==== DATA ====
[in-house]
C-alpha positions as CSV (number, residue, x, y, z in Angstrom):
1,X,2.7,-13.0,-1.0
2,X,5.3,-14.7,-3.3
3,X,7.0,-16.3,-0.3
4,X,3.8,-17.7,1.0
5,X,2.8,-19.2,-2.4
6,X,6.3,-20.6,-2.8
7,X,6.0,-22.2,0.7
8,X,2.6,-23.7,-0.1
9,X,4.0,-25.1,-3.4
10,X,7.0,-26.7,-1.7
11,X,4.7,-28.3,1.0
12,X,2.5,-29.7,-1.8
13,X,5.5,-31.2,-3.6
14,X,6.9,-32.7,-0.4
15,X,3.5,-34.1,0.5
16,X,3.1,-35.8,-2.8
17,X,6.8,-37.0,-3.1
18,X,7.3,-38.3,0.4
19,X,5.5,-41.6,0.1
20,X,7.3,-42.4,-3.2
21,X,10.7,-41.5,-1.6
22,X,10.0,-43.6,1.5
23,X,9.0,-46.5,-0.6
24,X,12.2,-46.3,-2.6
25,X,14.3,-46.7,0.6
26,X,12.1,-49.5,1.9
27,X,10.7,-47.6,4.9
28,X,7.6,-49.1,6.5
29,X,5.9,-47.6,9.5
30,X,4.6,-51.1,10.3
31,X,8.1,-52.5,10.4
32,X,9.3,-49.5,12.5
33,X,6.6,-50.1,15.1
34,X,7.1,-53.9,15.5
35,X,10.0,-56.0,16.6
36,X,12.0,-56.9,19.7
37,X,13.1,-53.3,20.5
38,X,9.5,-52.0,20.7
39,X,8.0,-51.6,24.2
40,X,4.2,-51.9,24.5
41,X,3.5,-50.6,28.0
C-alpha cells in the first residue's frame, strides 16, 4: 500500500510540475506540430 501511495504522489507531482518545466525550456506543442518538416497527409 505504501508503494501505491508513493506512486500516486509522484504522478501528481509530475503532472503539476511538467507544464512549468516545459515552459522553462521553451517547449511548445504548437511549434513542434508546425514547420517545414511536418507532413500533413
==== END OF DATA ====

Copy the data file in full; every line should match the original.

[in-house]
C-alpha positions as CSV (number, residue, x, y, z in Angstrom):
1,X,2.7,-13.0,-1.0
2,X,5.3,-14.7,-3.3
3,X,7.0,-16.3,-0.3
4,X,3.8,-17.7,1.0
5,X,2.8,-19.2,-2.4
6,X,6.3,-20.6,-2.8
7,X,6.0,-22.2,0.7
8,X,2.6,-23.7,-0.1
9,X,4.0,-25.1,-3.4
10,X,7.0,-26.7,-1.7
11,X,4.7,-28.3,1.0
12,X,2.5,-29.7,-1.8
13,X,5.5,-31.2,-3.6
14,X,6.9,-32.7,-0.4
15,X,3.5,-34.1,0.5
16,X,3.1,-35.8,-2.8
17,X,6.8,-37.0,-3.1
18,X,7.3,-38.3,0.4
19,X,5.5,-41.6,0.1
20,X,7.3,-42.4,-3.2
21,X,10.7,-41.5,-1.6
22,X,10.0,-43.6,1.5
23,X,9.0,-46.5,-0.6
24,X,12.2,-46.3,-2.6
25,X,14.3,-46.7,0.6
26,X,12.1,-49.5,1.9
27,X,10.7,-47.6,4.9
28,X,7.6,-49.1,6.5
29,X,5.9,-47.6,9.5
30,X,4.6,-51.1,10.3
31,X,8.1,-52.5,10.4
32,X,9.3,-49.5,12.5
33,X,6.6,-50.1,15.1
34,X,7.1,-53.9,15.5
35,X,10.0,-56.0,16.6
36,X,12.0,-56.9,19.7
37,X,13.1,-53.3,20.5
38,X,9.5,-52.0,20.7
39,X,8.0,-51.6,24.2
40,X,4.2,-51.9,24.5
41,X,3.5,-50.6,28.0
C-alpha cells in the first residue's frame, strides 16, 4: 500500500510540475506540430 501511495504522489507531482518545466525550456506543442518538416497527409 505504501508503494501505491508513493506512486500516486509522484504522478501528481509530475503532472503539476511538467507544464512549468516545459515552459522553462521553451517547449511548445504548437511549434513542434508546425514547420517545414511536418507532413500533413